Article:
“I don’t know how he knocked out Ricky Hatton,” De La Hoya wrote in the book, which was published in 2008. “I really don’t.”

Later, of course, De La Hoya would fight Pacquiao, with disastrous results. That night, a young dynamo in Pacquiao beat up a dehydrated and aged former champion in De La Hoya, who looked positively awful until the towel was mercifully thrown in.

Pacquiao still hits hard but can he move as he once did?

Looking over recent film, my answer is no.

In his best recent performance, Pacquiao was able to wear down Tim Bradley in their rematch, as Bradley tried to trade blow-for-blow with the Filipino slugger in early rounds and appeared increasingly shaken as the bout wore on. Bradley found himself trapped against the ropes, absorbing four-punch combinations which made Pacquaio a star years ago.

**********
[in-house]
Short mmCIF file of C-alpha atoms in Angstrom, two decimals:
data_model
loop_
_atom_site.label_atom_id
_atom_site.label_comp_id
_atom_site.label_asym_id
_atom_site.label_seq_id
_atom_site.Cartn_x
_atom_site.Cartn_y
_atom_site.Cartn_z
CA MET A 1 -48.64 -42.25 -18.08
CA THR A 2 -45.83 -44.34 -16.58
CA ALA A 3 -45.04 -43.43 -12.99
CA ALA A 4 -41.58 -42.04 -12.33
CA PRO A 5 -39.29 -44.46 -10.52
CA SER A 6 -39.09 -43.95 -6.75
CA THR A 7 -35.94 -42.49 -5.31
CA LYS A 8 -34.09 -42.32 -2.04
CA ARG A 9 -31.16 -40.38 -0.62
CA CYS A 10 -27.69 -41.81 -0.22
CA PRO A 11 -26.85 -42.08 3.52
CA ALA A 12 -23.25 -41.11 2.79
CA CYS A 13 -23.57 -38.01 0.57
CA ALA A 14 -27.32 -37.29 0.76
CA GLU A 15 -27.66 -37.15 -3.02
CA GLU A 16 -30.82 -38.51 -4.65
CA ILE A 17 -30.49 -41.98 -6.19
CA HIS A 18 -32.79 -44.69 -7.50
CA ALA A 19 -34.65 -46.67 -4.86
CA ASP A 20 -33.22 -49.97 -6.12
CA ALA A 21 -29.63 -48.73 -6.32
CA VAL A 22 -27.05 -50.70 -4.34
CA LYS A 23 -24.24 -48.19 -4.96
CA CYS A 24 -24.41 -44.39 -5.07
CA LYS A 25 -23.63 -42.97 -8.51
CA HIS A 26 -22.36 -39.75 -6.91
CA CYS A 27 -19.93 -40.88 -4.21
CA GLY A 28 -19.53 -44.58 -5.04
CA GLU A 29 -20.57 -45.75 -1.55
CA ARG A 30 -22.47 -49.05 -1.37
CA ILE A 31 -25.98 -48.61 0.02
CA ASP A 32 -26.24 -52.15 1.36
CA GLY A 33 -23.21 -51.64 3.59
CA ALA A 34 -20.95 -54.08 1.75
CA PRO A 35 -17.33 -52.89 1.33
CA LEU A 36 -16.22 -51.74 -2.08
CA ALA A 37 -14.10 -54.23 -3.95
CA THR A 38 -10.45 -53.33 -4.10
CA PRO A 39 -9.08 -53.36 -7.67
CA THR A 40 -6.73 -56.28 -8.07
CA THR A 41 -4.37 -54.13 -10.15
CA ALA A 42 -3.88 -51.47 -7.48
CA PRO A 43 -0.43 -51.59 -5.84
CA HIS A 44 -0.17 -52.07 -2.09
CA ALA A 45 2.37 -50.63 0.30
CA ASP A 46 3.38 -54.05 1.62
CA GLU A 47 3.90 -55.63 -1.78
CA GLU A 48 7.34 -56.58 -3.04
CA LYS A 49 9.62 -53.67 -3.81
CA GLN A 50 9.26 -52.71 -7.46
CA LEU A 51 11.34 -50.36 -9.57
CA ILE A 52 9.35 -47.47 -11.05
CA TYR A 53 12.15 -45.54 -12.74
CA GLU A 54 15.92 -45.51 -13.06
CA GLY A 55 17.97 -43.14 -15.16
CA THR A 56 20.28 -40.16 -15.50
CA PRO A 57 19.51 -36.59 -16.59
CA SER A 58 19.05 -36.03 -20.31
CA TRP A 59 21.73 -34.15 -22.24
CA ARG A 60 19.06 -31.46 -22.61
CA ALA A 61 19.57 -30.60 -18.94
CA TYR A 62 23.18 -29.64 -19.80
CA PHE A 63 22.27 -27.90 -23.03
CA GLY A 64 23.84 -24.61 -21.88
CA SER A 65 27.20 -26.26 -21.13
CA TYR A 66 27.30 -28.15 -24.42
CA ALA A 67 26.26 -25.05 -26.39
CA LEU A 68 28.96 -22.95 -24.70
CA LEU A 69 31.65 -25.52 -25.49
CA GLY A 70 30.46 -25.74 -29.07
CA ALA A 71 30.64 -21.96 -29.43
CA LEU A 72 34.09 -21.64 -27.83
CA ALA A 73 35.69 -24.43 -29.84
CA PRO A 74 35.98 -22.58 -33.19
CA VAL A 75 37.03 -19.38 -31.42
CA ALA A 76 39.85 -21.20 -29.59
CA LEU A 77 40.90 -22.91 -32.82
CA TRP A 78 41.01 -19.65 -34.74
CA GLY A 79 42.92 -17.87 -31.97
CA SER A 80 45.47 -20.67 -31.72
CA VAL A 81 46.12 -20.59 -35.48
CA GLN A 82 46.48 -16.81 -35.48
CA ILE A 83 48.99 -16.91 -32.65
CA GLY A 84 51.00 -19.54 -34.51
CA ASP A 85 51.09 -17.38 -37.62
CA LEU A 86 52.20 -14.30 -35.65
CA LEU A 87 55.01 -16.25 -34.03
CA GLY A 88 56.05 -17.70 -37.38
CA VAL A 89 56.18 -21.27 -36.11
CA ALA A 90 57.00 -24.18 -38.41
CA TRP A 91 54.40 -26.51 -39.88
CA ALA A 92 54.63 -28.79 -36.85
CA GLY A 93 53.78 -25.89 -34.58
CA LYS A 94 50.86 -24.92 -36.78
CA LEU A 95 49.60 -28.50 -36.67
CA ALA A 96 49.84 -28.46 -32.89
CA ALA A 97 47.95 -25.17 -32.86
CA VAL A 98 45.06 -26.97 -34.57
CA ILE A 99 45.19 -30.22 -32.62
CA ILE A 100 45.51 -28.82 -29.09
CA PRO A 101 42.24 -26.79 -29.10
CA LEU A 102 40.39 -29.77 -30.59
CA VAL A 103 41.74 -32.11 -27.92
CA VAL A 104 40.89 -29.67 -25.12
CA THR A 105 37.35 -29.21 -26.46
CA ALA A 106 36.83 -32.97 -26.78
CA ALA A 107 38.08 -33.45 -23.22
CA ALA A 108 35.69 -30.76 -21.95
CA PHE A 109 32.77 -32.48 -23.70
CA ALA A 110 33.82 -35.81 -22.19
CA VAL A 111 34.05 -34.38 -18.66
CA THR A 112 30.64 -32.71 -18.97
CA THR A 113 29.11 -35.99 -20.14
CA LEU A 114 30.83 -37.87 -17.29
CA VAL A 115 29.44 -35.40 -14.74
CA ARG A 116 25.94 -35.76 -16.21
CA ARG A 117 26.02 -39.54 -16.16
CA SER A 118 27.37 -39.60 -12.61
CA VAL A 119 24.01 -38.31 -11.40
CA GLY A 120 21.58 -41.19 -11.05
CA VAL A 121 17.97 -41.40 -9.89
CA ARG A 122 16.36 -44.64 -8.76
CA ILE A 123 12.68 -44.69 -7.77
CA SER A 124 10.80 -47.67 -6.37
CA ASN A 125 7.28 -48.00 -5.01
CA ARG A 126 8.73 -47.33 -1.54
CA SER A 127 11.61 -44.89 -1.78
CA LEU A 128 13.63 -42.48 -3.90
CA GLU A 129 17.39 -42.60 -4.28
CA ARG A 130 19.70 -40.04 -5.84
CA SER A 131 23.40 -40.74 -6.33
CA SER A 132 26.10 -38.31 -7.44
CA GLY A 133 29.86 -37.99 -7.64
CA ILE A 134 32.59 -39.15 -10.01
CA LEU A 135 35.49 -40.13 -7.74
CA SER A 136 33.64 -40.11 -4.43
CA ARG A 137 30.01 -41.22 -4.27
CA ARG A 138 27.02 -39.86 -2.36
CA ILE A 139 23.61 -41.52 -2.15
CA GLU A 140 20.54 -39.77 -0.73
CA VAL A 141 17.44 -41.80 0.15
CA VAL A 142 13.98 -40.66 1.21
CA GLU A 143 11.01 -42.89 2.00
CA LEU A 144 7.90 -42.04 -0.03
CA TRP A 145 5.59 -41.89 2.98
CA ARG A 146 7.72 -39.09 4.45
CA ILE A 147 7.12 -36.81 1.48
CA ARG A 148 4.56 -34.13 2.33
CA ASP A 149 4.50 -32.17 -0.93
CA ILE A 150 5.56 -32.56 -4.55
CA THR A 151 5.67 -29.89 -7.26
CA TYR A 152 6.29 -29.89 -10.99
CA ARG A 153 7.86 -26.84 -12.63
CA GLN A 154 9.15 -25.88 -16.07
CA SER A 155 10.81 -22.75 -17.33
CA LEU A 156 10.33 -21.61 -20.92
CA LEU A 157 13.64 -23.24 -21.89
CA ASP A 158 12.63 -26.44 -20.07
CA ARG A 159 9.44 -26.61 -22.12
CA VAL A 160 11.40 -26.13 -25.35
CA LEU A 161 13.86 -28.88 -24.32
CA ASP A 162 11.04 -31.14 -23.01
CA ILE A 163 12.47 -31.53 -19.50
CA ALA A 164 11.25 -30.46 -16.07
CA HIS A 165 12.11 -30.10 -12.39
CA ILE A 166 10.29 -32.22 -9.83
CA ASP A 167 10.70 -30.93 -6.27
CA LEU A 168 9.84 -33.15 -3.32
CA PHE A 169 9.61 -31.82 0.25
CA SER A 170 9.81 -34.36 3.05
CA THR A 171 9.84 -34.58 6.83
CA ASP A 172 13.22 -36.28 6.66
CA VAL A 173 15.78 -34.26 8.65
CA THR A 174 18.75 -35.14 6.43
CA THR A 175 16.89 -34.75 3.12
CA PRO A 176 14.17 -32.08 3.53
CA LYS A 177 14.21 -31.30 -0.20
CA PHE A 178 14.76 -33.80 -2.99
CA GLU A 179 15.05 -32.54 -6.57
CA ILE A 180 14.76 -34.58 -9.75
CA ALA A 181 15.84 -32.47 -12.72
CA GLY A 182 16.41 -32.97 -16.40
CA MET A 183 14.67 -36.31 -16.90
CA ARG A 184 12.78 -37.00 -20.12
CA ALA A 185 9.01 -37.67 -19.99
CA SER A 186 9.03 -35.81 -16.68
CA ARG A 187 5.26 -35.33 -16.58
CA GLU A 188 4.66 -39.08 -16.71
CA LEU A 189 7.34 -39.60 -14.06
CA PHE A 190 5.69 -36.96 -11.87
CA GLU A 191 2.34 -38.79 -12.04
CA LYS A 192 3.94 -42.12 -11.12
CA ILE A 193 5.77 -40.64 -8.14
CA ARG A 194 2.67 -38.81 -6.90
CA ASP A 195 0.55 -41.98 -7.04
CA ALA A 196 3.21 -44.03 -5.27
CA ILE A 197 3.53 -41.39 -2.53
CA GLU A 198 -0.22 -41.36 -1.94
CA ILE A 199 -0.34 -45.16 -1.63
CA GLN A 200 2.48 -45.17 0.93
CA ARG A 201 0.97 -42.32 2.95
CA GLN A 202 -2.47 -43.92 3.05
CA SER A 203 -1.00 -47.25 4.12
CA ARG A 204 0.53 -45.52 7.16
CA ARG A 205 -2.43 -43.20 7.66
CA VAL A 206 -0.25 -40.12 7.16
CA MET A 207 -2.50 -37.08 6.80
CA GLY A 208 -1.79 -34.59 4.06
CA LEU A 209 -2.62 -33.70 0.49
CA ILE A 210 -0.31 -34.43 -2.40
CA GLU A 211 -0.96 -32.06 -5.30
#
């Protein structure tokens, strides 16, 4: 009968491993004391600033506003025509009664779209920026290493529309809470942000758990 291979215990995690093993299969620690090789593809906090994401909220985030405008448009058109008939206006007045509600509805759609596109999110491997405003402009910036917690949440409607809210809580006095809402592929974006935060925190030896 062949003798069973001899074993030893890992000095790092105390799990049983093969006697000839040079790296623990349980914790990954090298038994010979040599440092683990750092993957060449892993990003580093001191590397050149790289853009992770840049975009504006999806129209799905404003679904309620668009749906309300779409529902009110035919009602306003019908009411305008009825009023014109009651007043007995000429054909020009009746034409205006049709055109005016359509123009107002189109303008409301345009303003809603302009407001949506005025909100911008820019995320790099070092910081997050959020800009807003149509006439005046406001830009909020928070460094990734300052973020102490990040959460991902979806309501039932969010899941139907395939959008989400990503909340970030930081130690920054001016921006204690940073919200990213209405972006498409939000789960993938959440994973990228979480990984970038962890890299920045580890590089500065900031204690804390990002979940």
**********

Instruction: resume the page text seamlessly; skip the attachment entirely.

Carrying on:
It’s unlikely Mayweather will do that, though. He still appears to have the edge in his footwork, and this will prove key tomorrow.

Simply put, neither man is who they once were. But then, neither has seen an opponent quite like they will face tomorrow either. That hasn’t changed.

Five years ago, I was confident that Mayweather would defeat Pacquiao, who has proven to struggle with counter-punchers — most notably, Juan Manuel Marquez. Today, I still think he has the edge, if not by much.

Also, I’m expecting the intangibles to favor Mayweather, from the officiating style of the referee (Bayless, again) to the size of the ring.

Look for Mayweather to use his full arsenal tomorrow — mixing in a jab to the body with the straight right lead, along with clinching a-plenty. Pacquaio is still a step ahead of any recent Mayweather opponent, so expect his combination of hand and foot speed to earn about four of the twelve rounds… but not quite enough.

It will be close, but the prediction here is that it will end in a frustrated Manny Pacquaio losing a unanimous decision.

As always, enjoy the fights.